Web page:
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>> question: mayor, do you think this declaration will save lives? >> my hope is that it will save lives. people laid out on the streets, we don't know if they're dead or alive. the ability for our street wellness teams to do checks, but most important, that person probably needs to be monitored and so part of our process is removing them from that location and moving them inside to a location where we have the kinds of folks that can monitor, that can provide resources, but more importantly, we're not here to judge. we're here to say, we're here, we're paying attention, we don't want you to die and so we're going to do everything we can to support you but we've got to they you off the streets. >> question: a public defender said that expanding police presence is going to be harmful to people who are already overpoliced and it cuts the promise you made in the wake of the george floyd murder death.
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what is your response to that? >> answer: it doesn't. you see significant investments in programs including commitment to the african american community for $60 million a year ongoing. and so you tell that to the families who i met with who are in tears from the attacks and telling me that they want the police there. telling me that they call the police and they want them to show up. the families and the people who live there, has anyone from the public defender's office or anyone else had a conversation with these families who feel uncomfortable walking their kids down the street. so have the public defender give them a call and see what they want and they need to protect their lives and their children. everyone in theory can is talk about all the policies they want around no police and defund the police and all of these other things, but at the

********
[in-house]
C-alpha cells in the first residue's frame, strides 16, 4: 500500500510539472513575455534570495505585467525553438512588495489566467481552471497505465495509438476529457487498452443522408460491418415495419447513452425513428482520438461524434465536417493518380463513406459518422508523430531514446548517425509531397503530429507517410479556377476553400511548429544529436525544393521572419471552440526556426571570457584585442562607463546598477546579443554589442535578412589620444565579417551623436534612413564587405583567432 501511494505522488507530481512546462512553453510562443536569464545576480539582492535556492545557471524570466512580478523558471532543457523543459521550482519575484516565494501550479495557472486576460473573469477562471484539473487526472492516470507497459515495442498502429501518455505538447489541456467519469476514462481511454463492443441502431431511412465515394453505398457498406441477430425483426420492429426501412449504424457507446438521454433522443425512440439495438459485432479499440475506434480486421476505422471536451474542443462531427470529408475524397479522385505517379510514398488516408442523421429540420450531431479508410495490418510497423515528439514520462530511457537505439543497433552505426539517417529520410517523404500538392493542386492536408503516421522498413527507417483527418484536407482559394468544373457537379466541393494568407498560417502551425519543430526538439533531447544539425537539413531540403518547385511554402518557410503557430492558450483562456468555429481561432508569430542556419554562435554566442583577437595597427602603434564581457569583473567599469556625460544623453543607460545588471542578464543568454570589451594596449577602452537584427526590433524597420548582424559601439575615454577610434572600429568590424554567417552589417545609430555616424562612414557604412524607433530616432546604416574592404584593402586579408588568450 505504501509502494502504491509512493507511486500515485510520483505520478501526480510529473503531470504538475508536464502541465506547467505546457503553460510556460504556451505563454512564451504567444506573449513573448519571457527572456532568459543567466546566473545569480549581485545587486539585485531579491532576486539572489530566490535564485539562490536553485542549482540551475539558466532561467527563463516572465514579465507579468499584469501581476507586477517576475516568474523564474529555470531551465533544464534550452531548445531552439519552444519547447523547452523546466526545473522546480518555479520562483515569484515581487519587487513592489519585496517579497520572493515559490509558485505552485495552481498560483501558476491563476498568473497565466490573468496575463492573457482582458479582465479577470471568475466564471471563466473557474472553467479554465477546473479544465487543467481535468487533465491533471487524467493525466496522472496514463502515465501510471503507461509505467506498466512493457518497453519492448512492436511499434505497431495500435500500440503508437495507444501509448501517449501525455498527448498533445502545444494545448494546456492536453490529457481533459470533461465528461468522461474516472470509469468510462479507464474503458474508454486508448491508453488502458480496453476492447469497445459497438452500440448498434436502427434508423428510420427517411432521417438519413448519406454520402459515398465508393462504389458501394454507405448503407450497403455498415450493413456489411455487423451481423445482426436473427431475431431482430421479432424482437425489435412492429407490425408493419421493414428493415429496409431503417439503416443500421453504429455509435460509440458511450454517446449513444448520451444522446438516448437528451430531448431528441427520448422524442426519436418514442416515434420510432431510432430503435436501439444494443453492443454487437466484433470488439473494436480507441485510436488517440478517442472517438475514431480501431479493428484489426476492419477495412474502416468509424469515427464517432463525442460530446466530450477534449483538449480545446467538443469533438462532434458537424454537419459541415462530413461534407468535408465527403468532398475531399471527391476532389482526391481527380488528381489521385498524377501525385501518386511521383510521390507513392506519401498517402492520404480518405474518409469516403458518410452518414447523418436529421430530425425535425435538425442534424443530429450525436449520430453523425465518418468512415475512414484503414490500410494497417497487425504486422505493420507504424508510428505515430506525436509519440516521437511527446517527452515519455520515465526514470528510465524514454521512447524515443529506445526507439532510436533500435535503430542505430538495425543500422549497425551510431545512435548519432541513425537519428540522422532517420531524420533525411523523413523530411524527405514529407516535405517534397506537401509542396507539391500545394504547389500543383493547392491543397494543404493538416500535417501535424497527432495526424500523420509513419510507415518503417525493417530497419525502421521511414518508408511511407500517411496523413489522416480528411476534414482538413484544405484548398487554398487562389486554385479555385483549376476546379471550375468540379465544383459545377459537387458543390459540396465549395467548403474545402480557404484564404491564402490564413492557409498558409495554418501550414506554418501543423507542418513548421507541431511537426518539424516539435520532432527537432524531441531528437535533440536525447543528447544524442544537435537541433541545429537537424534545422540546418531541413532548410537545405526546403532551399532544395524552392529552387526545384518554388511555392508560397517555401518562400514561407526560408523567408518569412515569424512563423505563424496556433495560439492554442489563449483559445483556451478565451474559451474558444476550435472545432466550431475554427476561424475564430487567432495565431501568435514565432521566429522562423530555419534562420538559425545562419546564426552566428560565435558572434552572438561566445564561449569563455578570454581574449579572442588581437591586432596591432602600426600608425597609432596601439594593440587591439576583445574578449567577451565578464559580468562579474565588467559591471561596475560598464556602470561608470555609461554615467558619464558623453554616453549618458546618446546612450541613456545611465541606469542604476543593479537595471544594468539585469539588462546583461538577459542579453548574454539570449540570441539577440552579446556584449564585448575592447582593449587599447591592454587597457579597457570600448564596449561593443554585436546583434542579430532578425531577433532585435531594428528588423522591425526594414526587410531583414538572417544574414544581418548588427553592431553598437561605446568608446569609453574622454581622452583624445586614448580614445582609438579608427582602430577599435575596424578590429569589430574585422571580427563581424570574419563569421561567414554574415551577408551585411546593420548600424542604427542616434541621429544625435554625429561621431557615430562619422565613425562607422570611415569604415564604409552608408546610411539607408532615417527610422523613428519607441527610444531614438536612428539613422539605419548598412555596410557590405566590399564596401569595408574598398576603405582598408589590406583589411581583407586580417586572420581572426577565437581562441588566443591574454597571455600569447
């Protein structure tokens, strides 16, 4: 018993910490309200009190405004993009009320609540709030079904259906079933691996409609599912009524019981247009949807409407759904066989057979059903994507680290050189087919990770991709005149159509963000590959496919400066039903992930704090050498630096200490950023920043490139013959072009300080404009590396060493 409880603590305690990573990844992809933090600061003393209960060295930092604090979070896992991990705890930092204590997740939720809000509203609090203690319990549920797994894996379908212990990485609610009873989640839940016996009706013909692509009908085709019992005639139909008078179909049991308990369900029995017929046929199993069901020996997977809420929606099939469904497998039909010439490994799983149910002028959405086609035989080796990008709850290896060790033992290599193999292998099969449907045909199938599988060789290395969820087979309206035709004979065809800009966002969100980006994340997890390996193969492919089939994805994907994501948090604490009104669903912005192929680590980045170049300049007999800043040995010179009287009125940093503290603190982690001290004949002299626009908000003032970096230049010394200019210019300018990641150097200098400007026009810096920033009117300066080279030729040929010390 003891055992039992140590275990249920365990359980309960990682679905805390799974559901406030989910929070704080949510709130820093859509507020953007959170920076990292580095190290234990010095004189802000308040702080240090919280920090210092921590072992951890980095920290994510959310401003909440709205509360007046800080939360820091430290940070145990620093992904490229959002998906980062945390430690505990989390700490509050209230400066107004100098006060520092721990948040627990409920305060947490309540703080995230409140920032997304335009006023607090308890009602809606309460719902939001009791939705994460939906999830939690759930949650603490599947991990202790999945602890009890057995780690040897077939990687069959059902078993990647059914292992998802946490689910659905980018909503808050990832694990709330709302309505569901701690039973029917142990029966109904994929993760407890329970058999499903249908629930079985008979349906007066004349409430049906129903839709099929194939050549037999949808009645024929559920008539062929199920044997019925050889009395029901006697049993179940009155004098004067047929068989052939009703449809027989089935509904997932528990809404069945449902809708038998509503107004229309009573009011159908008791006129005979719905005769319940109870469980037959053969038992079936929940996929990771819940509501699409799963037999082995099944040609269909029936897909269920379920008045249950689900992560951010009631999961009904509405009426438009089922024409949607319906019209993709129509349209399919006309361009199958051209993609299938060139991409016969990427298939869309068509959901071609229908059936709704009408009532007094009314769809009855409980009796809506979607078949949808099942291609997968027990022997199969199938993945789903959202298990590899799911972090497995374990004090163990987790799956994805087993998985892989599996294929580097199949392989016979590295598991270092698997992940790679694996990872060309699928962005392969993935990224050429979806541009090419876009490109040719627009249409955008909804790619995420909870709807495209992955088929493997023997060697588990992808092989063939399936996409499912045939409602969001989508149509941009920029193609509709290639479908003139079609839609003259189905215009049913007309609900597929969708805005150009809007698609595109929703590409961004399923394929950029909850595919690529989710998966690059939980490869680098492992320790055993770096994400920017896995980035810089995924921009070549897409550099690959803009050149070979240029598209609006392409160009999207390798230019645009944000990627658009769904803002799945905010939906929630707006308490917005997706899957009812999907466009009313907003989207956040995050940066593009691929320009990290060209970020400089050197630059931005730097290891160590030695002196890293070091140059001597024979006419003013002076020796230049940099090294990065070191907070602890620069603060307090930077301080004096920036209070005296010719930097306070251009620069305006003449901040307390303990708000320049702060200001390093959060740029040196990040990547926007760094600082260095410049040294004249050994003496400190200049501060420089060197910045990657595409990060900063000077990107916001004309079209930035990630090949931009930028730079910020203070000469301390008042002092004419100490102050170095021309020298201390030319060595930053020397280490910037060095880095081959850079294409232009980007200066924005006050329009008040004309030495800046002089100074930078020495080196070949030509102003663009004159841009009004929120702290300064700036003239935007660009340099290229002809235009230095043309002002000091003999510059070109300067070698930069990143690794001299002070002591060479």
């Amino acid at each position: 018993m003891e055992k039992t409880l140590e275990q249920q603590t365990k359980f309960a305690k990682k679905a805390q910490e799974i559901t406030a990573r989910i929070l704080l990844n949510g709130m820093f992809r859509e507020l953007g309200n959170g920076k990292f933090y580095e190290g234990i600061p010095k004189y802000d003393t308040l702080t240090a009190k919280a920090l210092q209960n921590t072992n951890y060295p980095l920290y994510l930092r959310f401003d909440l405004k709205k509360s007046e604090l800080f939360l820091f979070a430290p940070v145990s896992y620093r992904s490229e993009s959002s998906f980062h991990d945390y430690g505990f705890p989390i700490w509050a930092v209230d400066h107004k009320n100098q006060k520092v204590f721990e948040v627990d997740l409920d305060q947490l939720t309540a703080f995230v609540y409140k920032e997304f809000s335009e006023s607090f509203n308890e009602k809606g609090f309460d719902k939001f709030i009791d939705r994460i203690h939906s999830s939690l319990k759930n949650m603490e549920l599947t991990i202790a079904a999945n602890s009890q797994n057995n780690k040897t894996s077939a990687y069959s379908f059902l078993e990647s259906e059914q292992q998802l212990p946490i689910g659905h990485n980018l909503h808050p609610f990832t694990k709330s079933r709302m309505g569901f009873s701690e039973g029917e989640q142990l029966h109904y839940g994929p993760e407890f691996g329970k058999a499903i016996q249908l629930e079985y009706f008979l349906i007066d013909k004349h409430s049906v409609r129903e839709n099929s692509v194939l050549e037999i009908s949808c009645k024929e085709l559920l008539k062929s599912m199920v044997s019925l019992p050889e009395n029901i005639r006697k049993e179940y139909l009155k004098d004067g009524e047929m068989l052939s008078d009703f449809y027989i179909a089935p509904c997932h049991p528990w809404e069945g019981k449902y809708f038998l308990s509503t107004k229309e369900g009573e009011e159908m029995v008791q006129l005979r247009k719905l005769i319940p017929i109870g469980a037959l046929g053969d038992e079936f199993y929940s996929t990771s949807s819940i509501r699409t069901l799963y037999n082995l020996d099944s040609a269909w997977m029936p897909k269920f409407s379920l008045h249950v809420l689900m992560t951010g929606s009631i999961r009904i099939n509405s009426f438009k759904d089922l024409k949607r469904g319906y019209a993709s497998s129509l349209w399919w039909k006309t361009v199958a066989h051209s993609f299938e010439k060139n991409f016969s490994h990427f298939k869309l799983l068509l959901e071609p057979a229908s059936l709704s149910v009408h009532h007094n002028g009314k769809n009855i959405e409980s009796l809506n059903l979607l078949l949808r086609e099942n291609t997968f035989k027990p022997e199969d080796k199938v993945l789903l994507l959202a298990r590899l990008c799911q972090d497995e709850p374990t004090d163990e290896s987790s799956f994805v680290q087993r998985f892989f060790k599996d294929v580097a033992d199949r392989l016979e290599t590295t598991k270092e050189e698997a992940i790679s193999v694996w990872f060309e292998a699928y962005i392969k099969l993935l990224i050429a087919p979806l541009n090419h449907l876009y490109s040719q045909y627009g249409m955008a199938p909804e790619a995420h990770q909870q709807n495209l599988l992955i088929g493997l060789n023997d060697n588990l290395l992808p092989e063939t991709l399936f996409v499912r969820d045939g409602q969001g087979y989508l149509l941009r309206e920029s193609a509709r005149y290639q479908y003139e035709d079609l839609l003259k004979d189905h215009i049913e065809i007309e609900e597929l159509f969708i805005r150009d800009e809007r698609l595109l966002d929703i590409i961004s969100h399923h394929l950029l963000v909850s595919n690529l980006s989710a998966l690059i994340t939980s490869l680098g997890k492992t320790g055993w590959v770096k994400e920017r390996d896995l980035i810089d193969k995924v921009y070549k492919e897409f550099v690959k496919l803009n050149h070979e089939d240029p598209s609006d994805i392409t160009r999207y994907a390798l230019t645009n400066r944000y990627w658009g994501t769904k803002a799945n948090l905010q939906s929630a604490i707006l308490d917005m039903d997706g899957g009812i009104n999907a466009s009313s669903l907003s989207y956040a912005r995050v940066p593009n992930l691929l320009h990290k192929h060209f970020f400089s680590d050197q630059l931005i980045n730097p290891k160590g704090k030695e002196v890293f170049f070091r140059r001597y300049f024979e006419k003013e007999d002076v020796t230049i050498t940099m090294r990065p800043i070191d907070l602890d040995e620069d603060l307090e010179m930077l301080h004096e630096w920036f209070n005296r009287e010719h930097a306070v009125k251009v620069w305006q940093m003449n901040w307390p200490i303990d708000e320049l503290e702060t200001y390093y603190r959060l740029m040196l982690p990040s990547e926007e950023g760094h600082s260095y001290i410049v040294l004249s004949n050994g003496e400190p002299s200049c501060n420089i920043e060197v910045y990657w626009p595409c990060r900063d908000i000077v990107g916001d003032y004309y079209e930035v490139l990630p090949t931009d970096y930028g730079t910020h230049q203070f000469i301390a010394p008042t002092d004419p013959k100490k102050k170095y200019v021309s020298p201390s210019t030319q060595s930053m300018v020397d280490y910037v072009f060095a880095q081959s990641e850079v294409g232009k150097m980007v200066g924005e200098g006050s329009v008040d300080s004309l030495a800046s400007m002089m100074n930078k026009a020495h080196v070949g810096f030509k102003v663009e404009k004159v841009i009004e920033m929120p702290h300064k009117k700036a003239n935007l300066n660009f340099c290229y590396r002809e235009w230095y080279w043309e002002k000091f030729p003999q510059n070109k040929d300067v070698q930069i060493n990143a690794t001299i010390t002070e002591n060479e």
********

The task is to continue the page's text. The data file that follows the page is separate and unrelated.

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end of the day, if someone beat your kid like that 11-year-old girl, who are you going to call to protect you? and that's the point of this. we have worked very hard in this city to turn things around with the challenges that have existed historically in the police department of san francisco and i'm very proud and confident in bill scott and his leadership and the various trainings, anti-bias trainings, the new recruits which have made the department more and more diverse and understanding of various communities, making sure that we're sensitive to the need and we're not creating these barriers to those who in the past have historically had challenges with the police. we have people who want a relationship. businesses in the tenderloin who want a relationship and treat their police officers with kindness and respect, the same with the police officers towards them. so folks can say what they want
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about all of this going back on your word this and that, but at the end of the day, the people in this community are not safe and it is not fair and it's not right. and part of the response to this is definitely police officers. >> question: [ indiscernible ] >> answer: and they're deployed in the tenderloin too. but let me just be clear and the chief can talk about that. this declaration of emergency is more so about making sure that we are dealing with our public health crisis on the streets and part of it separately from that is definitely a significant increase on our police response. so, if you want, i can bring